A prince, the absolute ruler of a principality, has $1.5 million which he plans to use for arms to wage war on a neighboring, oil-rich country. Briggs devices a scheme that involves ...
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A prince, the absolute ruler of a principality, has $1.5 million which he plans to use for arms to wage war on a neighboring, oil-rich country. Briggs devices a scheme that involves breaking the bank of the prince's casino. First, the IMF will utilize a computer to take $200,000 at roulette. That will provide the stake the IMF needs to take the prince at a high-stakes game of baccarat. Written by
Mission leader Dan Briggs (played by Steven Hill), only appears in the opening and planning scenes of the episode. He is absent for the rest of the show. See more »
When Andre is playing roulette, Willy is taken away by Kostas' aides. At that moment, Andre looks at his watch and it is 1:10. Later, Willy returns, Andre looks at his watch, and the time is around 12:00. See more »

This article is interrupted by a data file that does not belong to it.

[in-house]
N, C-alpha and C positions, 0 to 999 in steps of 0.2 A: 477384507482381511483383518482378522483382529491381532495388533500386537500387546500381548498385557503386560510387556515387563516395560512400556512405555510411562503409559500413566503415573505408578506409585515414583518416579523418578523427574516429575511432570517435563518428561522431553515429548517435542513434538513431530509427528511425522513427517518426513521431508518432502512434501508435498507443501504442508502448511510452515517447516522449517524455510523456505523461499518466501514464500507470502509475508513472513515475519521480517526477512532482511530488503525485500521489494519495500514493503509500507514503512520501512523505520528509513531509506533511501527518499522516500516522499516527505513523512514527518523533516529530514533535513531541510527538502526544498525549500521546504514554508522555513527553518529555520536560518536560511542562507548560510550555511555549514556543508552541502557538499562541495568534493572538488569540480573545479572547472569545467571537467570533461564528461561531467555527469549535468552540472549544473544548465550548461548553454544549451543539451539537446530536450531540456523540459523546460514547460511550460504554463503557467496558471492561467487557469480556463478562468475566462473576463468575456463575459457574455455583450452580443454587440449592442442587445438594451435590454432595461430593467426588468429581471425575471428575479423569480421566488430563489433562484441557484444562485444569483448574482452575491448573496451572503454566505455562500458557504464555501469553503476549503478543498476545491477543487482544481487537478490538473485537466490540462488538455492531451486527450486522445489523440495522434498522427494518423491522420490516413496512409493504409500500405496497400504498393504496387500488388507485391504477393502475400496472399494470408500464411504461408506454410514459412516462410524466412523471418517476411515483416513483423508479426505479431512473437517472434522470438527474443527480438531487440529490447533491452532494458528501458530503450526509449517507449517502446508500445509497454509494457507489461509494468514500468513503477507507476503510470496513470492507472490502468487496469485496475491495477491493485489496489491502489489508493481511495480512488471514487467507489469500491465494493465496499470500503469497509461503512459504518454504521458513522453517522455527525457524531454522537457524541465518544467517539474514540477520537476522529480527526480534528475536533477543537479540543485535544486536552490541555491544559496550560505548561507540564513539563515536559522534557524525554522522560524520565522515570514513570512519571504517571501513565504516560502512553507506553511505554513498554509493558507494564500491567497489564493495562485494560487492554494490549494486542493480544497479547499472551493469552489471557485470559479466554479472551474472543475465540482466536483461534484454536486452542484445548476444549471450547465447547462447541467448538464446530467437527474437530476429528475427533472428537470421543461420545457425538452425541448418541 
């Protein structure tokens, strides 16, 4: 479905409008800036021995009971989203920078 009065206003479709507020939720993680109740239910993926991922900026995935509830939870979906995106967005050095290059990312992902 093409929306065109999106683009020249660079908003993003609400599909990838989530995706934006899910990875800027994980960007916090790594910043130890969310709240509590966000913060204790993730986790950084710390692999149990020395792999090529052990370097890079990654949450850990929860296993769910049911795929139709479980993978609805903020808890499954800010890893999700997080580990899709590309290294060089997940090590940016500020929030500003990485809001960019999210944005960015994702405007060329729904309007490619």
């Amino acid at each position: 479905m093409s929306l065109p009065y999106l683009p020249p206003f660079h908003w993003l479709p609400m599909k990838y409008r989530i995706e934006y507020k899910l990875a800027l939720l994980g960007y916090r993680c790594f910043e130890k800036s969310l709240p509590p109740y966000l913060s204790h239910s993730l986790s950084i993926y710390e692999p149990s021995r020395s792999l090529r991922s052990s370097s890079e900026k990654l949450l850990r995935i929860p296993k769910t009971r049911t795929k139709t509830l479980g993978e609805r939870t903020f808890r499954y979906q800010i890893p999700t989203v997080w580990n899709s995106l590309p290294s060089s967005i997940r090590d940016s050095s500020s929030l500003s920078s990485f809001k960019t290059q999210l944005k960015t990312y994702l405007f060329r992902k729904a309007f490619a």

The IMF gang must break a gambler so he can't afford to buy weapons to terrorize a neighboring nation. This is not Ian Fleming's 007 or Casino Royale, it's the friendly Impossible Missions Force with Cinnamon (Barbara Bain), Barney (Greg Morris), Willy (Peter Lupis), Rollin (Martin Landau) and Andre Malif (guest star Nico Minardos). Once the mission is revealed and the mission's members selected, Dan Briggs (Steven Hill) doesn't appear anywhere else in this episode. Some of the tricks used to deprive Prince Iben Kostas (played by Nehemiah Persoff) of his money seem pretty far-fetched, even for the IMF. For example, a complex computer that reads the spin of the roulette wheel and calculates the winning number before the ball drops. Even in 2007 that kind of technology boggles the mind, so for 1966 it's a real reach. Nevertheless, Odds on Evil is still in the top 10 of the episodes of season 1. Bruce Geller could film an episode of Mission Impossible on a couple of small sound stages at Desilu/Paramount, and on the back lot and make it look like it's Madagascar or Nassau. Season 1 of Mission Impossible came along just as CBS decided to bite the bullet and go to color (color broadcasts began with the fall 1966 season, same time MI premiered), and all of the episodes in season one are a visual feast for the eyes. Paramount should consider a movie franchise based on this series. So much potential. The three Tom Cruise films, while very entertaining have little to do with the series except the music.
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